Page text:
March 28, 2016: the original post was hardly dry when this story from The Los Angeles Times broke as the headline story: changes could add hundreds of millions of dollars to first 29 miles of bullet train. This project, if allowed to continue, is simply going to break the bank.
That's just the "cost overrun" today: hundreds of millions of dollars for the first, and the easiest, 29 miles of this debacle. The story:
The California rail authority is facing hundreds of millions of dollars in potential change orders and other prospective cost increases on the first 29 miles of the bullet train system, state and private contractor documents show.
The change orders and other claims are coming from construction firms, utilities and railroads involved in that first segment, according to the documents.
Several of the biggest claims and change orders could cost 10% to more than 30% above original estimates for the segment, which is to run between Madera and Fresno. Scores of smaller claims could mean additional spending.
Higher costs for the first construction phase of the project would carry implications for the entire $64-billion system.
The rail authority has repeatedly asserted that Central Valley contracts were signed for below budget amounts. If claims submitted after those contracts were signed send costs above budget, they will call into question the rail authority's cost projections for the full system.
The contractor team on the first segment has sent the rail authority a log that includes more than 300 pending change orders and notices, about 200 of which do not yet include cost estimates. The team, led by Sylmar-based Tutor Perini, won a $1-billion contract in 2013 for the first segment. The Times obtained a copy of the log dated last November and a subsequent update in January.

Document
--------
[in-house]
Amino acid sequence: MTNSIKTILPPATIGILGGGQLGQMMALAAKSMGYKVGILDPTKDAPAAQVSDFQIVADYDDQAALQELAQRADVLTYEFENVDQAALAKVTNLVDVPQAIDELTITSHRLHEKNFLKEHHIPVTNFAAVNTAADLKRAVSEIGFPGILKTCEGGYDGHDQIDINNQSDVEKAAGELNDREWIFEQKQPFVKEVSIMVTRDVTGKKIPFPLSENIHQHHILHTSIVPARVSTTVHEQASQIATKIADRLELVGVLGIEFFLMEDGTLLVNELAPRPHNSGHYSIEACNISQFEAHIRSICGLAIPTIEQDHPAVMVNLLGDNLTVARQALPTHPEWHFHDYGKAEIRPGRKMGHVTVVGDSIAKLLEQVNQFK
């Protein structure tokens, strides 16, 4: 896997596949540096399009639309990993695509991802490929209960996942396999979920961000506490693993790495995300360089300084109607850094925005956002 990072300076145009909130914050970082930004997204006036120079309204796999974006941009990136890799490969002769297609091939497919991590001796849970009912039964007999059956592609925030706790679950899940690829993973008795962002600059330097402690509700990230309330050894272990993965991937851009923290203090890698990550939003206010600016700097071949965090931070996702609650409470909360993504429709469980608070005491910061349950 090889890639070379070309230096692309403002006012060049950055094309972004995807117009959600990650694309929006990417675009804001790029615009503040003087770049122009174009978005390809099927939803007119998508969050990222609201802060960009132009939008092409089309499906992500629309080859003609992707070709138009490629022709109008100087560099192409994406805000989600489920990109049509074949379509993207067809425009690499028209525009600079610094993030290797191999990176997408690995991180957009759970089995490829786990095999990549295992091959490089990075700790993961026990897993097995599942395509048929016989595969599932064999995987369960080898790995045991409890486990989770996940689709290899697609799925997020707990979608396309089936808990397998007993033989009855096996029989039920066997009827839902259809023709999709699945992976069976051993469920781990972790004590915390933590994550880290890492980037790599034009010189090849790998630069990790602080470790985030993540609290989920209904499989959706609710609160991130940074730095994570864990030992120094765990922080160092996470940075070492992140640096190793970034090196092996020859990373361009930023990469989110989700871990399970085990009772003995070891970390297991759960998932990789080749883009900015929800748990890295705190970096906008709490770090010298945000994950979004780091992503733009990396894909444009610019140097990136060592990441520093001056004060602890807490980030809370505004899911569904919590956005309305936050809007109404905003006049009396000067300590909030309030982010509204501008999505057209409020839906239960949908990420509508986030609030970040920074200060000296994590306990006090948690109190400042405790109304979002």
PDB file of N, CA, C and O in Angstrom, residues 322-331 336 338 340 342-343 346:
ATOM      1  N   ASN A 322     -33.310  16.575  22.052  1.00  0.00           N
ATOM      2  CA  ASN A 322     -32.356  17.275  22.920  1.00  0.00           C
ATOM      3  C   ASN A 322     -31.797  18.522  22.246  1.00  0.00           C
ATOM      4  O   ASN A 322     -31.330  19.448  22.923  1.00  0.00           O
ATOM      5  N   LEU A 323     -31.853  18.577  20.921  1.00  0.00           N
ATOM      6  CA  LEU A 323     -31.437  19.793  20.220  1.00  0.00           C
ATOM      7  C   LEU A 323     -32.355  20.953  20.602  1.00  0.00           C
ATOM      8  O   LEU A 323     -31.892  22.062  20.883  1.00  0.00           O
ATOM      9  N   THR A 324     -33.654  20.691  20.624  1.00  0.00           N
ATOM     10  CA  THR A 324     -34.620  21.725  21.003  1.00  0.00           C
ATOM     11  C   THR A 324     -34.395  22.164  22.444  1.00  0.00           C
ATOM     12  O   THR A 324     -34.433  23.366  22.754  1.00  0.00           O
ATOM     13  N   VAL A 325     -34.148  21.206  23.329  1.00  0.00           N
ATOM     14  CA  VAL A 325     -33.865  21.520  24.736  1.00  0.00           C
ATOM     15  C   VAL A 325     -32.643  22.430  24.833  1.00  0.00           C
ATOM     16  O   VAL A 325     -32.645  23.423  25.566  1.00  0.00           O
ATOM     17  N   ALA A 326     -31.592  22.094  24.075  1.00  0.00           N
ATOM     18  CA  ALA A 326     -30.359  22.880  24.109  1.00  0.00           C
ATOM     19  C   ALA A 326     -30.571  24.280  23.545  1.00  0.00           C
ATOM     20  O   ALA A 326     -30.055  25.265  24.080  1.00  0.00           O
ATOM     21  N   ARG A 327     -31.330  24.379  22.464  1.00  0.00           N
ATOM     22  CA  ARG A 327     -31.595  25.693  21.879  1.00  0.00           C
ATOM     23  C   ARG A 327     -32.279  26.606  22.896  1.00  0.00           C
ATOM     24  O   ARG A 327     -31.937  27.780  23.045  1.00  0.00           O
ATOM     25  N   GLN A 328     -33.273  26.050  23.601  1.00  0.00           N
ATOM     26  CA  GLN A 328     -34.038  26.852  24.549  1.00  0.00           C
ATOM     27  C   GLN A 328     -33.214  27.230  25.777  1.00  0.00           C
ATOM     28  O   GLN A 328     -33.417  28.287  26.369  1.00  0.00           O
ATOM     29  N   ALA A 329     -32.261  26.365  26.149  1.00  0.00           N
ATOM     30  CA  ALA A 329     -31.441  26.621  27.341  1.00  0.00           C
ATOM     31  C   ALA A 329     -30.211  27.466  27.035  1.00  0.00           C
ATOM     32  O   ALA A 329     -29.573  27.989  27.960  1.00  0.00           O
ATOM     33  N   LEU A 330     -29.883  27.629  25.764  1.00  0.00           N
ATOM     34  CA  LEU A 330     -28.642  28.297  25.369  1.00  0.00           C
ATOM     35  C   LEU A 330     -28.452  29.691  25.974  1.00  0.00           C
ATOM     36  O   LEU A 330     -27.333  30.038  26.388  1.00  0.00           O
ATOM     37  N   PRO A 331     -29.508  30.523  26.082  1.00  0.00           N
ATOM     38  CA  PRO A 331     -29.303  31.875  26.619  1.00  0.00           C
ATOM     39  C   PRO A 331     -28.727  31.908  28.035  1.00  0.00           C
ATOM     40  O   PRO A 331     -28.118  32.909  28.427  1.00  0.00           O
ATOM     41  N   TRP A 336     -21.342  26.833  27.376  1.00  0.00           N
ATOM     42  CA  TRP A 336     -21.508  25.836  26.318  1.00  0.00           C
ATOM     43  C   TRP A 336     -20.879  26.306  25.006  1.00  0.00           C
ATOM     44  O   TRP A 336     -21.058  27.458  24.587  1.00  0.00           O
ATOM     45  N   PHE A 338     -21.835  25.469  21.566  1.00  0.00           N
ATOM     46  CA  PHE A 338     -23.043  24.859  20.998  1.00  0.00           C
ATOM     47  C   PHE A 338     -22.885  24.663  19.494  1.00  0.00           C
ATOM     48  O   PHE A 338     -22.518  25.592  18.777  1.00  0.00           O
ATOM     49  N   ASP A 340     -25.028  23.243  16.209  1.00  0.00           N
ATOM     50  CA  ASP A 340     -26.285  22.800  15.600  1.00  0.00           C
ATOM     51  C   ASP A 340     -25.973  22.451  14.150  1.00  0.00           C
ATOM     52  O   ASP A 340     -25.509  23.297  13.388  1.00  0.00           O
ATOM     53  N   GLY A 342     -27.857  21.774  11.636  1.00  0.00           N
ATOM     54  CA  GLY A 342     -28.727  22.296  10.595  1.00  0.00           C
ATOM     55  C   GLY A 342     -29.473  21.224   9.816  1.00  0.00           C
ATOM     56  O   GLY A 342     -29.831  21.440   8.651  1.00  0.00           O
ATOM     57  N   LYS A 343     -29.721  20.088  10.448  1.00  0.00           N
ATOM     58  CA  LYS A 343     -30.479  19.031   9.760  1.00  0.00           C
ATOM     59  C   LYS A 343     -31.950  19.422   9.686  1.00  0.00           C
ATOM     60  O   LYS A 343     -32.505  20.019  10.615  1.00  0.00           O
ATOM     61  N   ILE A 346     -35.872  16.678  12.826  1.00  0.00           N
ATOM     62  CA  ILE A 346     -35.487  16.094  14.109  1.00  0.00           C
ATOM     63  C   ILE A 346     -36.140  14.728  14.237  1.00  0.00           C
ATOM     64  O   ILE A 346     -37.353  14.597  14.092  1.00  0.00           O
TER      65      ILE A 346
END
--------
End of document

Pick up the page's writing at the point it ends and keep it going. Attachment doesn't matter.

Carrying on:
The California rail authority’s failure to identify a source of funding to connect Los Angeles to the future bullet train system is not acceptable, said Hasan Ikhrata, executive director of the Southern California Assn. of Governments.
Until the high-speed rail authority released a new draft business plan last month, the state had planned to open its first operating segment between Burbank and the Central Valley by 2022. But in a major concession to its limited funding, the plan now calls for a cheaper segment that would run from San Jose to the Central Valley by 2025.
By the time that initial segment is built, all the existing funds would be exhausted, leaving uncertainty about how and when the line would cross the geologically complex mountains of Southern California.
The state’s Legislative Analyst’s Office has raised the same concerns, saying in a report that the business plan fails to make a case for how it will pay for a completed system. The bullet train has been funded so far by a $9-billion bond, $3.2 billion in federal grants and about $500 million a year in greenhouse gas fees, all of which leave big shortfalls in the $64-billion megaproject. The shortfall is estimated at $43.5 billion, an amount that would be difficult or impossible to find in the short term.
The Assn. of Governments has played a key role in representing the region at the rail authority, signing a 2013 memorandum of understanding that provided for about $1 billion of investments in Southern California’s transit systems to prepare for the future bullet train. The deal put Southern California on a near equal footing with the Bay Area, which received money to electrify its Caltrain commuter system.
Geico Rock Award 2016: Nominee
A screenshot taken from The Drudge Report, March 27, 2016:
It doesn't quite meet the criteria for the Geico Rock Award, but comes very, very close.
A Note to the Granddaughters
Now that I have completed Doctor Zhivago and put it aside for a few days or weeks, I will try to tackle JRR Tolkien's translation of Beowulf (again). For whatever reason, Beowulf has always fascinated me as a literary mystery but I've never warmed to the story or the any of the translations.
It will be interesting how far I get this time.